In our suitcase, we found the midsummer New Yorker we’d misplaced on our last trip (July 10 & 17), which kind of makes up for the lightweight nature of the current issue.
Anyhow, there’s a long rumination about the future of liberal internationalism by George Packer in which he discusses the struggle with jihadism as compared (by others) to the Cold War against expanding communism. The final few paragraphs are well worth your time:
The critical view [of l.i.] is not confined to the pacifist and anti-imperialist left. It can count among its most thoughtful and influential adherents the writer David Rieff, who a decade ago in Bosnia was a leading liberal internationalist himself. The interventions of the past ten years, culminating with Iraq, have turned Rieff into a deep skeptic of power used in the name of human rights — a self-proclaimed realist. Writing recently in The Nation, and amplifying his latest book, “At the Point of a Gun,” he suggested that “when you posit the fundamental benevolence of the liberal universalist order and identify the United States as a guarantor of that order . . . you are stuck with the prospect of a virtually untrammeled use of American power.” In other words, there is a straight and not very long line from the Atlantic Charter and the Universal Declaration of Human Rights to Abu Ghraib and Haditha. Like Kurtz, those who begin as humanitarians have a way of ending as barbarians.
Rieff writes with the bitter scorn of an ex-interventionist, and he forces innocent believers to confront the most painful questions about the motives and consequences of their actions. He dislikes, above all, the moral vanity inherent in American exceptionalism — the idea, as the Bush Administration’s crucial 2002 position paper “National Security Strategy of the United States” put it, of “a distinctly American internationalism that reflects the union of our values and our national interests.” For Rieff, there is no union; America is just like any other empire, acting out of selfish concerns, and its moral fantasies make its power only more dangerous. Rieff is in love with disillusionment, and he was resolved the crisis in his own outlook by taking an impossibly pure position. . . For Rieff, the fact that NATO was partly designed to enhance American power means that a benign view of Truman’s foreign policy is childish. Having gazed into the dark heart of liberal internationalism and recoiled, he doesn’t allow the possibility that NATO is both a tool for America to assert its will and an arrangement that has benefitted large numbers of people, most of them non-Americans, for more than half a century.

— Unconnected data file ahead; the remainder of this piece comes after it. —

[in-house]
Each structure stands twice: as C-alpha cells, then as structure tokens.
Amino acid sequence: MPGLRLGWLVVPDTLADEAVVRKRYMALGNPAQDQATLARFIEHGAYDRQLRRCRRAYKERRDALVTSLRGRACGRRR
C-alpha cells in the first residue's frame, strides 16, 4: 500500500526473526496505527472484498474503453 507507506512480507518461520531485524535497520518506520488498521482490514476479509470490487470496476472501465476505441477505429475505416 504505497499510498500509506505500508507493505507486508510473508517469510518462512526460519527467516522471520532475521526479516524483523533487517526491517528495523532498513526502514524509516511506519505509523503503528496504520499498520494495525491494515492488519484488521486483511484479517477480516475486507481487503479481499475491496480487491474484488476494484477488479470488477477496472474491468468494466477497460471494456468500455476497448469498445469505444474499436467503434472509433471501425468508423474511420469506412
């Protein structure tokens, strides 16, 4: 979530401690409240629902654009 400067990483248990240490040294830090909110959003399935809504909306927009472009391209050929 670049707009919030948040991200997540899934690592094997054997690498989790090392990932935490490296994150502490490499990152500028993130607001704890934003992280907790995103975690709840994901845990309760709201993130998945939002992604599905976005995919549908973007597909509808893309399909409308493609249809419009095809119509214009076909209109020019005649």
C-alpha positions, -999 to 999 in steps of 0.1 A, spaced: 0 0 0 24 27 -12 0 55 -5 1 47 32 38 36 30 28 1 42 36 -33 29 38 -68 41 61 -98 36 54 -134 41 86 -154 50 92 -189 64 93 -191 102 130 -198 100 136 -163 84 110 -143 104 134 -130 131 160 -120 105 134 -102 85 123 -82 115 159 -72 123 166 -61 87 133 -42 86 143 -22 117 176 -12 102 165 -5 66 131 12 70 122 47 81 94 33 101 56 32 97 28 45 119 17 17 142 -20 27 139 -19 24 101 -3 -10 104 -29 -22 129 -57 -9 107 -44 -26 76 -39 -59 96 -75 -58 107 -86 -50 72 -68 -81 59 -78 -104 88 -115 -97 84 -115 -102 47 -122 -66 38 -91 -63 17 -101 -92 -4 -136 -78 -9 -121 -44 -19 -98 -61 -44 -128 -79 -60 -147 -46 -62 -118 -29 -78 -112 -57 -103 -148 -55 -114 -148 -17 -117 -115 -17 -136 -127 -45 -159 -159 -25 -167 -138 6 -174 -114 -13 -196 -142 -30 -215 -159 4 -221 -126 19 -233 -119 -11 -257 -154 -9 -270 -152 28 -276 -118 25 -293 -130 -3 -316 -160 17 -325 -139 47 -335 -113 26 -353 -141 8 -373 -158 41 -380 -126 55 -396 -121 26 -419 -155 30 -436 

American power, currently reviled around the world, is an inescapable fact, and when it allows itself to be harnessed to the wishes and interests of other nations, especially democratic ones, it can be a constructive force and win wider acceptance. As the German journalists Josef Joffe writes in his new book “Uberpower: The Imperial Temptation of America” (Norton; $24.95), “If the United States is an empire, it is a liberal one — a power that seeks not to grab but to co-opt.” This is not a narcissistic fantasy but an accurate description by a European who, unburdened by the torments of exceptionalism as few American writers of any persuasion are, can say matter-of-factly to his American friends, You have made your problems worse, you have acted recklessly and selfishly, but don’t overdo the self-criticism. Other countries naturally resent your power, but most still prefer it to the alternative. The world can’t afford these wild mood swings.
One of the greatest challenges of the new few years will be to rescue democracy, human rights, and national security from the company these words have recently kept. A clear-eyed understanding of our predicament begins with the recognition that American interests and values do not always rhyme; imagining that they do makes it more likely that in the end we’ll compromise both. [Emph. added] How can the U.S. fight jihadism without supporting dictatorships? Regime change by force has proved disastrous; elections have brought to power Islamists whose commitment to democracy is doubtful; ongoing blank checks written to Saudi princes, Pakistani generals, and a decaying dynasty in Cairo are bound to bankrupt sender and receiver alike. It’s ahrd to imagine a waning of the jihadist threat that doesn’t involve some kind of liberalization in the Muslim world, either because Islamism comes to be reformed from within or because it comes to be rejected by subject populations. (Iran, several decades ahead of the Arab countries, is where this struggle can be seen in sharpest relief.) A serious American policy towards Islamism will do well what the Bush Administration has done badly or not at all, and without triumphalist speeches: modest, informed, persistent support for reformers, without grand promises of regime change; concerted efforts at reconstruction and counter-insurgency that bring to bear the full range of government agencies as well as alliances and international institutions. Since these tasks will fall to the United States one way or another, we should learn to do them better rather than vow never to try again. large ideas drawn from historical analogies can help as guiding frameworks, but the glamorous certainties they seem to offer are illusions; we still have to think for ourselves.